It took several heated management meetings, and complete re-jigging of financial reporting, to clarify that we were heading for a deficit of about $2.5 million by the end of the financial year, less than nine months away. With a total annual spend of $35 million, most tied up in salaries and essential dental supplies, this was a scary assignment. Not one of my senior colleagues thought it could be done. But we did it, over six weeks of analysis, debate and difficult decisions. Workloads were increased, periods between scheduled dental check-ups were extended, stock-piling of dental supplies was refined to ‘just in time’, capital works projects were deferred or spread over more years, vacancies in non-essential areas were left unfilled, leases were re-negotiated and more dentistry was farmed out to private dentists willing to accept our low rates. No patient was going to miss out on urgent care, we sacked nobody, but we were going to break even. The Board were satisfied, and we had the temporary reprieve we needed to start working towards a better future.

I think my management team surprised themselves with this achievement. What they didn’t know was that I was amazed. This was the most serious bit of cost-cutting I had ever attempted, by far, and my confident demeanour in the first few weeks was more about hope than certainty. Patient, detailed, sometimes gruelling dissection of every spending line gradually yielded up a clear path to survival. It was exhilarating. We had come up with an austerity budget that hurt nobody.

While all this was underway, I was getting to know the ‘stakeholders’ of dentistry, or oral health as it was becoming known. The Australian Dental Association, which had a fearsome reputation as a lobby group, was quite easy to win over. My predecessor had stayed right away from them, but I asked for their help on several matters, especially finding dentists who would take on some of our work at our rates. They did this quickly and graciously, and seemed to thrive on being asked at last. Together with the Professor of Dentistry mentioned above, we worked out a scheme for private country dentists to provide placements for final year dental students. This had been on the back-burner for years, and country people were being denied the extra services that these young trainees delivered under supervision. It was so easy to arrange, and now the Board had the first of the good news stories that I thought might save SADS. The Liberal Party elder statesman, whose constituency was in the country, was delighted. The SADS whisperers in the corridors of power were starting to say the right things.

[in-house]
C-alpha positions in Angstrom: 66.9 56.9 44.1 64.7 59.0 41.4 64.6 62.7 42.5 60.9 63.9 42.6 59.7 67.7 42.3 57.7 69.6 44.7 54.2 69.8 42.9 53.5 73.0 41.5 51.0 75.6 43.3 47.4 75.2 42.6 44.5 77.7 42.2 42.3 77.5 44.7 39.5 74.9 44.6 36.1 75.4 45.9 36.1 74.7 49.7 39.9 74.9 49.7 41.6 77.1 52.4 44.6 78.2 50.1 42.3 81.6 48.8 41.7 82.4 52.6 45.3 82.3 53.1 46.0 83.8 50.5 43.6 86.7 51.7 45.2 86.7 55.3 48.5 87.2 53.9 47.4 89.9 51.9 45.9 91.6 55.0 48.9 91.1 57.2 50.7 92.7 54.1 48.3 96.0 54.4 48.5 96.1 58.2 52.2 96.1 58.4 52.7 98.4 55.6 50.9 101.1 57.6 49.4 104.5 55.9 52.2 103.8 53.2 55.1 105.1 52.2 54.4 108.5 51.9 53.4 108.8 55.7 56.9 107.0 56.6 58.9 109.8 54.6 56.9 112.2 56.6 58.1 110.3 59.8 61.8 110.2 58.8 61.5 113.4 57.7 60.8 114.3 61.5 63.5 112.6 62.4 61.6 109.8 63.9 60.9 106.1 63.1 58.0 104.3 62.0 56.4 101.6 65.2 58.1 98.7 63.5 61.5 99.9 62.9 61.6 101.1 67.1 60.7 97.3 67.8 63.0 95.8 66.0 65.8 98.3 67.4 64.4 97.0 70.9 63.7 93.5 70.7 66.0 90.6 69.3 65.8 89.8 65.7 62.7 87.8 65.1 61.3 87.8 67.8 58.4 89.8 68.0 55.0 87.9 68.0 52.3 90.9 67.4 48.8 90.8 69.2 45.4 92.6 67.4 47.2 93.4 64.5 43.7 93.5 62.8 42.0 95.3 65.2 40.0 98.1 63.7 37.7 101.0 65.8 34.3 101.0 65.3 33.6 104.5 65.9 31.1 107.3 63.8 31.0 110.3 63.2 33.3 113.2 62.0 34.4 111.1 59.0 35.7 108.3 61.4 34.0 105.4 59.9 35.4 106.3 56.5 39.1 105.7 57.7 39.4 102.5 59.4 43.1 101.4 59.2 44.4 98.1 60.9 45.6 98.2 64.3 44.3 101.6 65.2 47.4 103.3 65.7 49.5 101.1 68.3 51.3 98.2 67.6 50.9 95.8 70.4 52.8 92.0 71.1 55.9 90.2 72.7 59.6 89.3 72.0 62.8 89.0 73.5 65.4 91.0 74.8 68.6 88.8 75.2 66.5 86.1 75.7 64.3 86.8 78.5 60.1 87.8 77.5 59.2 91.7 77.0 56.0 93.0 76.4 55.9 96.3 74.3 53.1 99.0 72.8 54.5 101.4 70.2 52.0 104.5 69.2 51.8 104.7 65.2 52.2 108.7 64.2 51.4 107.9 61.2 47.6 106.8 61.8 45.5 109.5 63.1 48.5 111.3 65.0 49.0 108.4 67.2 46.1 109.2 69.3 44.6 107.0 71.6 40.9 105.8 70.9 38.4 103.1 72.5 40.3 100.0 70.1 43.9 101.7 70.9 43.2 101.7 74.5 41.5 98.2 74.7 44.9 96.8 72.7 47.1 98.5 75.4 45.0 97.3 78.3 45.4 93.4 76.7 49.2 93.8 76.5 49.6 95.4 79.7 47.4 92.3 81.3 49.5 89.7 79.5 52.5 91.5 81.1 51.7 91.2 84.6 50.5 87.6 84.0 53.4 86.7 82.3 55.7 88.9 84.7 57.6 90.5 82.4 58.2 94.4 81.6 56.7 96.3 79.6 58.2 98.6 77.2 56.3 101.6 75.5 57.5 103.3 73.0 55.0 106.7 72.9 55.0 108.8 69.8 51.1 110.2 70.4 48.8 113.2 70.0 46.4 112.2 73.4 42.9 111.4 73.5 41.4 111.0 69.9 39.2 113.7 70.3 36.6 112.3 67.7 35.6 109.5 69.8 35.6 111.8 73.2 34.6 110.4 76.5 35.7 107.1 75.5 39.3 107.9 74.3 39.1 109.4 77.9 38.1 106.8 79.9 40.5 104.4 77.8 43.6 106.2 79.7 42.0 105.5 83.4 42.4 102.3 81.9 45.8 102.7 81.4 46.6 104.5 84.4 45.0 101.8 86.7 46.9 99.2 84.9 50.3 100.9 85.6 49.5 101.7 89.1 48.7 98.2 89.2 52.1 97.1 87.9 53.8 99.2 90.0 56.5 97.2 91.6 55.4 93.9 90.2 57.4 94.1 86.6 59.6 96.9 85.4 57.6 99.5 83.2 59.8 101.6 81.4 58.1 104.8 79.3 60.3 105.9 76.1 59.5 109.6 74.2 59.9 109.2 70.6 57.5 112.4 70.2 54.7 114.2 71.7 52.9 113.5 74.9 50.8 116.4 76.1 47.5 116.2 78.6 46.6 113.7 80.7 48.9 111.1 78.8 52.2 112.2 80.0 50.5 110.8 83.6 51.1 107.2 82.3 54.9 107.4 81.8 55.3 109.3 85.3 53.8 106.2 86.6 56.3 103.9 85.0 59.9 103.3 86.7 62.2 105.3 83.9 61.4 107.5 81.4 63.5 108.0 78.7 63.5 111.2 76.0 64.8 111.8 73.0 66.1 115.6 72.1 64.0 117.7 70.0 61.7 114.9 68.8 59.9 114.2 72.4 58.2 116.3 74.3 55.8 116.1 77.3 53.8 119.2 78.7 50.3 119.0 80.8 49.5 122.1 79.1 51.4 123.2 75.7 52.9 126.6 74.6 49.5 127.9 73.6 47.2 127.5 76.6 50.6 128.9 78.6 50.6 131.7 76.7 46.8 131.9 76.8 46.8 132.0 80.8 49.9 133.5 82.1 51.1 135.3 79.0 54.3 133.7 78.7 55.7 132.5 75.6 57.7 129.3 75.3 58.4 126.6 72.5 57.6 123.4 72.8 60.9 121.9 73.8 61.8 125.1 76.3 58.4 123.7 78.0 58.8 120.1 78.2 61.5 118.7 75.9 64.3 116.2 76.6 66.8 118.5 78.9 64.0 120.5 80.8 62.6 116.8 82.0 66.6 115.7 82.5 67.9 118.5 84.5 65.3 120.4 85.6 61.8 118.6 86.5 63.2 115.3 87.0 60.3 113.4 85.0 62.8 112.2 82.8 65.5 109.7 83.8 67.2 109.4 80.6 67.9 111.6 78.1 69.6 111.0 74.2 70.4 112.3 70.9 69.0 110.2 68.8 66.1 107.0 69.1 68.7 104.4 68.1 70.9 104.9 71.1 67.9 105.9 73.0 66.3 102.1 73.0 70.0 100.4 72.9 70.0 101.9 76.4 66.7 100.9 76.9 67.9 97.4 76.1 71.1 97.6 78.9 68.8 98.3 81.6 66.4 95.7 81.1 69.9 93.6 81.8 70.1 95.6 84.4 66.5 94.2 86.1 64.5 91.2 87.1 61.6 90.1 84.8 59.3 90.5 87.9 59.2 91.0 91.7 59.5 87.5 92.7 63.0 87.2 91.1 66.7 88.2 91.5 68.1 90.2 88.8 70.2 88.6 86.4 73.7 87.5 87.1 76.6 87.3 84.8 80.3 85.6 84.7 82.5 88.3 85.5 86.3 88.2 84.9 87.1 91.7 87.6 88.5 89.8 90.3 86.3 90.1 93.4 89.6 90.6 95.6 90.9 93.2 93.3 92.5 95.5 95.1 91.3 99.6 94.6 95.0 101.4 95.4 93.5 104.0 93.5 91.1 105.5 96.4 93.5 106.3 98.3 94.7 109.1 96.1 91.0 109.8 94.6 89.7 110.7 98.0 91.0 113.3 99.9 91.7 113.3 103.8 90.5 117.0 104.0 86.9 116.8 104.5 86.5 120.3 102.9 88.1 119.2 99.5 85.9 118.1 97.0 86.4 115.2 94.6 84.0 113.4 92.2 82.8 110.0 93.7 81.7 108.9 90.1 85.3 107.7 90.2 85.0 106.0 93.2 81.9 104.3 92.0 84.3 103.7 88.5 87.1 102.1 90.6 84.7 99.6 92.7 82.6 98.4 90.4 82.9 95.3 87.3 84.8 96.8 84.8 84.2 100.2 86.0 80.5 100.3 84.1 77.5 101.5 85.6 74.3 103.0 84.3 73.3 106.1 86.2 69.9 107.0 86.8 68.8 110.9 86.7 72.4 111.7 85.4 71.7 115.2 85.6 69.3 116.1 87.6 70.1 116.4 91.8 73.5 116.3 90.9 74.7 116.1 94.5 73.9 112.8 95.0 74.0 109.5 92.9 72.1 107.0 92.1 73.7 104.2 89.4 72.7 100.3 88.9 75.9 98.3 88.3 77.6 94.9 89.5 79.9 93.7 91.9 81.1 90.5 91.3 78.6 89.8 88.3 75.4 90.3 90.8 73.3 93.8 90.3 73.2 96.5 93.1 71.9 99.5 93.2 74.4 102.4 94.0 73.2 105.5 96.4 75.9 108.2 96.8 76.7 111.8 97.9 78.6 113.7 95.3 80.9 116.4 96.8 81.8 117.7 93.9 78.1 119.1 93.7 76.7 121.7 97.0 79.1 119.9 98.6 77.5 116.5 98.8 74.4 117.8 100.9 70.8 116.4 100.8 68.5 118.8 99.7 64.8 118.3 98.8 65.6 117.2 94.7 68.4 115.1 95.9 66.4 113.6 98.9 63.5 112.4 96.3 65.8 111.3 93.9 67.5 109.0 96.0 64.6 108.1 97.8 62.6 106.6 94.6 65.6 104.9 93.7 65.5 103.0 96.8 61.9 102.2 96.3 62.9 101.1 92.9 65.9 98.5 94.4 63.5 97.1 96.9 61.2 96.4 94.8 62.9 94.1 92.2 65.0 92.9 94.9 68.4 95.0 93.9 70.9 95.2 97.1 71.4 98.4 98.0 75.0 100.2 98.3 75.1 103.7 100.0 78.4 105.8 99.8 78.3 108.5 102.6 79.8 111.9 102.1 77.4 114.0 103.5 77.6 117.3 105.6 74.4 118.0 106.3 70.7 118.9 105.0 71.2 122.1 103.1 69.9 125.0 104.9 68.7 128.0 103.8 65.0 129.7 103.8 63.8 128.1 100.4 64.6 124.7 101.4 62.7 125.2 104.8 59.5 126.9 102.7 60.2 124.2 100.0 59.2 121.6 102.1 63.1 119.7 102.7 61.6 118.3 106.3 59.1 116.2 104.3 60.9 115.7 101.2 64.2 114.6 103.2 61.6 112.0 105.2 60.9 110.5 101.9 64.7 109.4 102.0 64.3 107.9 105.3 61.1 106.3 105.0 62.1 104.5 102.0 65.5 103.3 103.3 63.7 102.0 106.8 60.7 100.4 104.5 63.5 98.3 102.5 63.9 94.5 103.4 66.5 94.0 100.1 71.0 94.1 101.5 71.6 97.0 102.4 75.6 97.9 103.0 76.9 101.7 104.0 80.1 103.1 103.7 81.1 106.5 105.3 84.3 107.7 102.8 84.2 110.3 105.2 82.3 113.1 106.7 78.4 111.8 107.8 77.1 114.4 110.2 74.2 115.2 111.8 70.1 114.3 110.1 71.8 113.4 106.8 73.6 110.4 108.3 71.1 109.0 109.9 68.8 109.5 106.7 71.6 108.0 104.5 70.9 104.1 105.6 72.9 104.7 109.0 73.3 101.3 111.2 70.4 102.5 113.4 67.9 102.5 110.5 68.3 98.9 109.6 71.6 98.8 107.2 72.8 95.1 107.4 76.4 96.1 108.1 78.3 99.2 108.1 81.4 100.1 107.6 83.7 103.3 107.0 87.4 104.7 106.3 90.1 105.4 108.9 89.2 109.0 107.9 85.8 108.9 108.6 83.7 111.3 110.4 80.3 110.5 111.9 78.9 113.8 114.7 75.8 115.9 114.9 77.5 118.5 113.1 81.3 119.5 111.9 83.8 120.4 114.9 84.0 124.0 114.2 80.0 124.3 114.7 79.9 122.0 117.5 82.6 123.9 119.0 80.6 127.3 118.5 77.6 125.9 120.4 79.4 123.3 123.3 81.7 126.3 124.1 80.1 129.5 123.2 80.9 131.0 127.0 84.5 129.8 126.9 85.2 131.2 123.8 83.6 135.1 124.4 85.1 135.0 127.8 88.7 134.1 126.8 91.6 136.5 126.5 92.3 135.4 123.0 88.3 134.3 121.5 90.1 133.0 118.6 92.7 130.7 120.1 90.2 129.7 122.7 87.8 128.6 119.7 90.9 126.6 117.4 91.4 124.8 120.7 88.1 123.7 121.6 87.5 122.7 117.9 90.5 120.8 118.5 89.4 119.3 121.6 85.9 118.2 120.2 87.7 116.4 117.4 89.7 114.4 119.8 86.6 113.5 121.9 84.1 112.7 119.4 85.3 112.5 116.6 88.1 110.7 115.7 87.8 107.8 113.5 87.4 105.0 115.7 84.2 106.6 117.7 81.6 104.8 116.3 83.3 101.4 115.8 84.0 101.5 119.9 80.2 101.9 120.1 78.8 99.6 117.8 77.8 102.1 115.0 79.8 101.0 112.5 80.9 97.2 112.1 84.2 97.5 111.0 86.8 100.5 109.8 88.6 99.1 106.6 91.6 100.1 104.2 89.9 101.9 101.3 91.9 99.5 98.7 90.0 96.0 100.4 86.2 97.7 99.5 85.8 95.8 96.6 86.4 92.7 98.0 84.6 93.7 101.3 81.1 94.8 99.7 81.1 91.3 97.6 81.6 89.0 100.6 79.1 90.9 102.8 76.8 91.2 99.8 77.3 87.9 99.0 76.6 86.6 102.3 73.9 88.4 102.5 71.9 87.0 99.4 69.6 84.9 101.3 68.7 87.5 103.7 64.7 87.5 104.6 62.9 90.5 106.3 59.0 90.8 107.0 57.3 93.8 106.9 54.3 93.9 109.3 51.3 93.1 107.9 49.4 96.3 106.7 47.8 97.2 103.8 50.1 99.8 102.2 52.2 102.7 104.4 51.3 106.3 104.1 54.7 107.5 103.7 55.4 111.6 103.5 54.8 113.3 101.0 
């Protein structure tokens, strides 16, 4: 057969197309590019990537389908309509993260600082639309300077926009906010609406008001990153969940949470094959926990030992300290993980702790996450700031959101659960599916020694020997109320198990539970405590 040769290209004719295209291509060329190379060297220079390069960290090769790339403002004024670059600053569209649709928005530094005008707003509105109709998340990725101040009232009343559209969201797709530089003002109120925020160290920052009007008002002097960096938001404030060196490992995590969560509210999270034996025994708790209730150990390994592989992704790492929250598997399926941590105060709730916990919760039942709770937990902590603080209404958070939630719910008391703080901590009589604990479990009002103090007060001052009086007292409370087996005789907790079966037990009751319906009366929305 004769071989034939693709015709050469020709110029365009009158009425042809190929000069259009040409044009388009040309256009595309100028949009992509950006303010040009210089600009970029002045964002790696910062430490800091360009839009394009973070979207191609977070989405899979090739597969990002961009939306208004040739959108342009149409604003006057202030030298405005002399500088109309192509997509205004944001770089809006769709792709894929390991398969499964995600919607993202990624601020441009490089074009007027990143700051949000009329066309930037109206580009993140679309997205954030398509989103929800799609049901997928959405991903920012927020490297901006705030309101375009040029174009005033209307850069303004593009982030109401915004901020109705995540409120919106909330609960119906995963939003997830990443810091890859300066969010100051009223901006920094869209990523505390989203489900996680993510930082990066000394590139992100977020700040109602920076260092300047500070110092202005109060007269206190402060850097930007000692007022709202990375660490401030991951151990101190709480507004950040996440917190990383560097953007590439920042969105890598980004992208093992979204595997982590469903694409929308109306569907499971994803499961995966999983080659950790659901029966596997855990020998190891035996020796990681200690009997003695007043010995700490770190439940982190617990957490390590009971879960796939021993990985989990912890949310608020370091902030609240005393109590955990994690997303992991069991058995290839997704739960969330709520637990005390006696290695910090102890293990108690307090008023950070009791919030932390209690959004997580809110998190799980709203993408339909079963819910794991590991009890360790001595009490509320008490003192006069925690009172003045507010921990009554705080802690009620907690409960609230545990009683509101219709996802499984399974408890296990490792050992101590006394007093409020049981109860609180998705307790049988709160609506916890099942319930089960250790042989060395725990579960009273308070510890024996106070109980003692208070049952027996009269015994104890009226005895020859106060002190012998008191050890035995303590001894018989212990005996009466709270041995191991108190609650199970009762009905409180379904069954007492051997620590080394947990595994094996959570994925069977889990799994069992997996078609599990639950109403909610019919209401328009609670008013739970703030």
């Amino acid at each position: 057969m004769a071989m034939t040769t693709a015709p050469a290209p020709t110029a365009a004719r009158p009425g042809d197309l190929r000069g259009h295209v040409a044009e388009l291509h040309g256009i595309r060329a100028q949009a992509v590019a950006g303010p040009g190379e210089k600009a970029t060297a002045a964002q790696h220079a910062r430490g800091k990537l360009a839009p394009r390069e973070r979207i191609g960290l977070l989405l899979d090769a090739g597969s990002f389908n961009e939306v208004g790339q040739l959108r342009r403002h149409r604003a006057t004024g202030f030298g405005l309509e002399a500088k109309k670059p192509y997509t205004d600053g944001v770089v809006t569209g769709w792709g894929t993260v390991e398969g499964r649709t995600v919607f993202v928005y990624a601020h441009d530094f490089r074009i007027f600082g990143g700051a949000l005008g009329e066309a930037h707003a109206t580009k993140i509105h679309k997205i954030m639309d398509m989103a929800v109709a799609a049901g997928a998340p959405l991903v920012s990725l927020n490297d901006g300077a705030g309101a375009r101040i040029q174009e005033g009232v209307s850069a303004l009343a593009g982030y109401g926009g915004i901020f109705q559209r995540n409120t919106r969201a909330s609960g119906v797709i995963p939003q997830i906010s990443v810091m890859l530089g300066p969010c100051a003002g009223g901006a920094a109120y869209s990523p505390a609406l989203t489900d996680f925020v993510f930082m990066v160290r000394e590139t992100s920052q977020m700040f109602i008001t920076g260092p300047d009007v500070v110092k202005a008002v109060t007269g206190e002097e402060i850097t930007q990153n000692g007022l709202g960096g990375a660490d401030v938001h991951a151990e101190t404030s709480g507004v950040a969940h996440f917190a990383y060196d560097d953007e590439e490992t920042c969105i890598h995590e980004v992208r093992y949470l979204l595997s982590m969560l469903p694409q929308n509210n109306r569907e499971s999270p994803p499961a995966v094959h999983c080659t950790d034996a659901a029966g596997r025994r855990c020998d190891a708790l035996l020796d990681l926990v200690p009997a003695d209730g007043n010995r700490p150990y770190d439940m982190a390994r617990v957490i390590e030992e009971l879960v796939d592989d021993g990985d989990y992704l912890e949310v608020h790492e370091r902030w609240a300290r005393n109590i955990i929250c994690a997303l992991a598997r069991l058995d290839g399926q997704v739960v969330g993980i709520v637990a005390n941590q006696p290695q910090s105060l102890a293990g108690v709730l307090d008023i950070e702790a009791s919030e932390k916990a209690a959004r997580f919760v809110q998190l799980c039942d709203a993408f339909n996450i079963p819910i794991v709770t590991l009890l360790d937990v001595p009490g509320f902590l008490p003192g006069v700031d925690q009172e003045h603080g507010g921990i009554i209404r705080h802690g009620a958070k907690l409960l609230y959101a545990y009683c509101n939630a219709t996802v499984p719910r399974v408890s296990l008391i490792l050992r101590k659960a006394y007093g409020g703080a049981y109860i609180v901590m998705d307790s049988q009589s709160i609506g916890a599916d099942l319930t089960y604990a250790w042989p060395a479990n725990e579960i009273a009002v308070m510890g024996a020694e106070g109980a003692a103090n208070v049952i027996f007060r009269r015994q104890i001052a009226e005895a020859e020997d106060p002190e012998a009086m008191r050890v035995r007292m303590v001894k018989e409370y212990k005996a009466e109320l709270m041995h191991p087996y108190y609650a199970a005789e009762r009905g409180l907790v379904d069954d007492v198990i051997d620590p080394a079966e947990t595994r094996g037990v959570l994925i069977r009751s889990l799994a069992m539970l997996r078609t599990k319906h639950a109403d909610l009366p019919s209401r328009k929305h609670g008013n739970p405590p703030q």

Dentists, and the dental therapists, hygienists, prosthetists and assistants who work with them, were an entirely new type of colleague for me. Their world was very narrow, focused on the number of ‘teeth at risk’—I kid you not, that was how they measured demand. Most of them had gone directly from high school into the teeth business, and it showed. Except for the specialist dentists, including orthodontists, endodontists, maxillo-facial surgeons and others, most were very shy outside of the oral health world, a bit defensive around medical doctors, and convinced that nobody else could understand their work. Although many were long-serving senior people, they had minimal networks in the bureaucracy and politics of government, which helps explain how they had failed to see the dangers I was brought in to deal with.

The dental therapists were an unusual lot in several ways. They had mostly been recruited about fifteen years before, in a scheme to bring dentistry to all primary school children at an affordable cost to the taxpayer. They were trained to a level where they could do inspection and cleaning of all teeth, and extractions and fillings on milk teeth in younger children. Along with fluoridation of water, the School Dental Scheme was credited with giving South Australian children the equal-lowest rate (along with Norway) of tooth decay in the world. Private dentists were apoplectic about this threat to their monopoly at the time, and they fought successfully against any further recruitment. They were still making scurrilous remarks about the incompetence of therapists when I came along.